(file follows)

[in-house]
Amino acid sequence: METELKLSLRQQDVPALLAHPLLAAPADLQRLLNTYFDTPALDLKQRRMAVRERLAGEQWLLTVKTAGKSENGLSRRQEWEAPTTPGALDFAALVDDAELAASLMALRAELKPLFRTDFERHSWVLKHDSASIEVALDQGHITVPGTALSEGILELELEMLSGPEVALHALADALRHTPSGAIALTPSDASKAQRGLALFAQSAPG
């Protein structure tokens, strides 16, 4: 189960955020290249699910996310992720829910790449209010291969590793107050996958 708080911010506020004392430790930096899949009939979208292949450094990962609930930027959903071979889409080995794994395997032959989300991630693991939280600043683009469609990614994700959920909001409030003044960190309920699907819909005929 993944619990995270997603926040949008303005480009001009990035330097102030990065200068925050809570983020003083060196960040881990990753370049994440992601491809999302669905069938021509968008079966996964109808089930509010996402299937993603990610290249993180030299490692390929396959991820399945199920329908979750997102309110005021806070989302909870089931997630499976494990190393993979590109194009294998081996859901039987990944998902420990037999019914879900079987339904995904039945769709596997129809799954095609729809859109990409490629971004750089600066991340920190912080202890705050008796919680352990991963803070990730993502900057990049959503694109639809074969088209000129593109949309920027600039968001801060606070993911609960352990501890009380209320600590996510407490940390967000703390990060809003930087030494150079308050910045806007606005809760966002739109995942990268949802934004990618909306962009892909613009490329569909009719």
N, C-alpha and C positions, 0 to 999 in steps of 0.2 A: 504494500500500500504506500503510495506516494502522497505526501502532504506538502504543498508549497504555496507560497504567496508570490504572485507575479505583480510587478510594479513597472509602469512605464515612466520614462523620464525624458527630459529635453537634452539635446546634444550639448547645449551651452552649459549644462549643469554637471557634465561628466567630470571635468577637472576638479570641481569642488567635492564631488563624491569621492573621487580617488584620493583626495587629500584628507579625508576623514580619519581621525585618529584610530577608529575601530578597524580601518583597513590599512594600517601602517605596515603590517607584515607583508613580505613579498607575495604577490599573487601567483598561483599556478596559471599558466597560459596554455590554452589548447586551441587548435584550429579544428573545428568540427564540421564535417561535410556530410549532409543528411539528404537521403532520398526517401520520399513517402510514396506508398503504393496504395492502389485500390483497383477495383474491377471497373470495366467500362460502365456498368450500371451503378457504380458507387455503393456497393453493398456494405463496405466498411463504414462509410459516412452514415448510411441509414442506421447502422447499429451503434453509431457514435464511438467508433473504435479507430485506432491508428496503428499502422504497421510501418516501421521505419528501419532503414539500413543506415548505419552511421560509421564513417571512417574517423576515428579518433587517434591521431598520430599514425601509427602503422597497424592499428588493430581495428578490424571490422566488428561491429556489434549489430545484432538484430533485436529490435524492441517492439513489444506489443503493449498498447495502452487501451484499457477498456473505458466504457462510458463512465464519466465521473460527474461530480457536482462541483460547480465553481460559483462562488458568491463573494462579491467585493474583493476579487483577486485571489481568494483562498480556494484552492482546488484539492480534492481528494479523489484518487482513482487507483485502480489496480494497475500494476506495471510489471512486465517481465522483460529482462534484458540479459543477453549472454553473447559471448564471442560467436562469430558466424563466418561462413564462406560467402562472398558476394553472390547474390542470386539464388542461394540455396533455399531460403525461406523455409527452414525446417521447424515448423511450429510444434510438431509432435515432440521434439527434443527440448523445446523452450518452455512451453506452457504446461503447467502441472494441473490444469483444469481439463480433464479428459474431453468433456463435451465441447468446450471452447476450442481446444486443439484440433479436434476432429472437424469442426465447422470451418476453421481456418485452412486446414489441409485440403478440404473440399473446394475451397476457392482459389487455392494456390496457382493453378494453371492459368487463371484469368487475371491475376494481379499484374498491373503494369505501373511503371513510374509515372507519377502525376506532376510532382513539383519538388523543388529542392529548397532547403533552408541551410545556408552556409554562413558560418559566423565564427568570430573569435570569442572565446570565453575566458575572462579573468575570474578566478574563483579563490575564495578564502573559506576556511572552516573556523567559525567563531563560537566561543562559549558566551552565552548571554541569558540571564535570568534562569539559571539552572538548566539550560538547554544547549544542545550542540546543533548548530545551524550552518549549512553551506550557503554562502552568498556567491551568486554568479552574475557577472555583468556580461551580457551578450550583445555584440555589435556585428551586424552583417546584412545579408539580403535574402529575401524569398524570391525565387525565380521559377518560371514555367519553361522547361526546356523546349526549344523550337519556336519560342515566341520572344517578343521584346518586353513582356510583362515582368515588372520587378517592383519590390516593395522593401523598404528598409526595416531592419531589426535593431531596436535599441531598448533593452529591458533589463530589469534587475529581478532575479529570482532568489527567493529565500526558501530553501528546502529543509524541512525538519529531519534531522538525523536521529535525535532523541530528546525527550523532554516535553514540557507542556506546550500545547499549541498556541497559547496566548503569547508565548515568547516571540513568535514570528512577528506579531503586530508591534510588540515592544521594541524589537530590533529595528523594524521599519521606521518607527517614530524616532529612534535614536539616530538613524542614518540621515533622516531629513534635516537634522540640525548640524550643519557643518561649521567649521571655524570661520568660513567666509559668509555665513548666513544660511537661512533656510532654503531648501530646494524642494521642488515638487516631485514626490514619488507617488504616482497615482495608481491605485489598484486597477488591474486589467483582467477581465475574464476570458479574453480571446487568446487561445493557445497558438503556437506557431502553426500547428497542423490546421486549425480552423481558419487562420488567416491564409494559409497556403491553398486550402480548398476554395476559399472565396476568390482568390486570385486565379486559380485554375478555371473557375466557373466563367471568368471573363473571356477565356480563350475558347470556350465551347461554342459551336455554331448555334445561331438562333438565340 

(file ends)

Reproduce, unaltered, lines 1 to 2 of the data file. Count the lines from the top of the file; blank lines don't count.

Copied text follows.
[in-house]
Amino acid sequence: METELKLSLRQQDVPALLAHPLLAAPADLQRLLNTYFDTPALDLKQRRMAVRERLAGEQWLLTVKTAGKSENGLSRRQEWEAPTTPGALDFAALVDDAELAASLMALRAELKPLFRTDFERHSWVLKHDSASIEVALDQGHITVPGTALSEGILELELEMLSGPEVALHALADALRHTPSGAIALTPSDASKAQRGLALFAQSAPG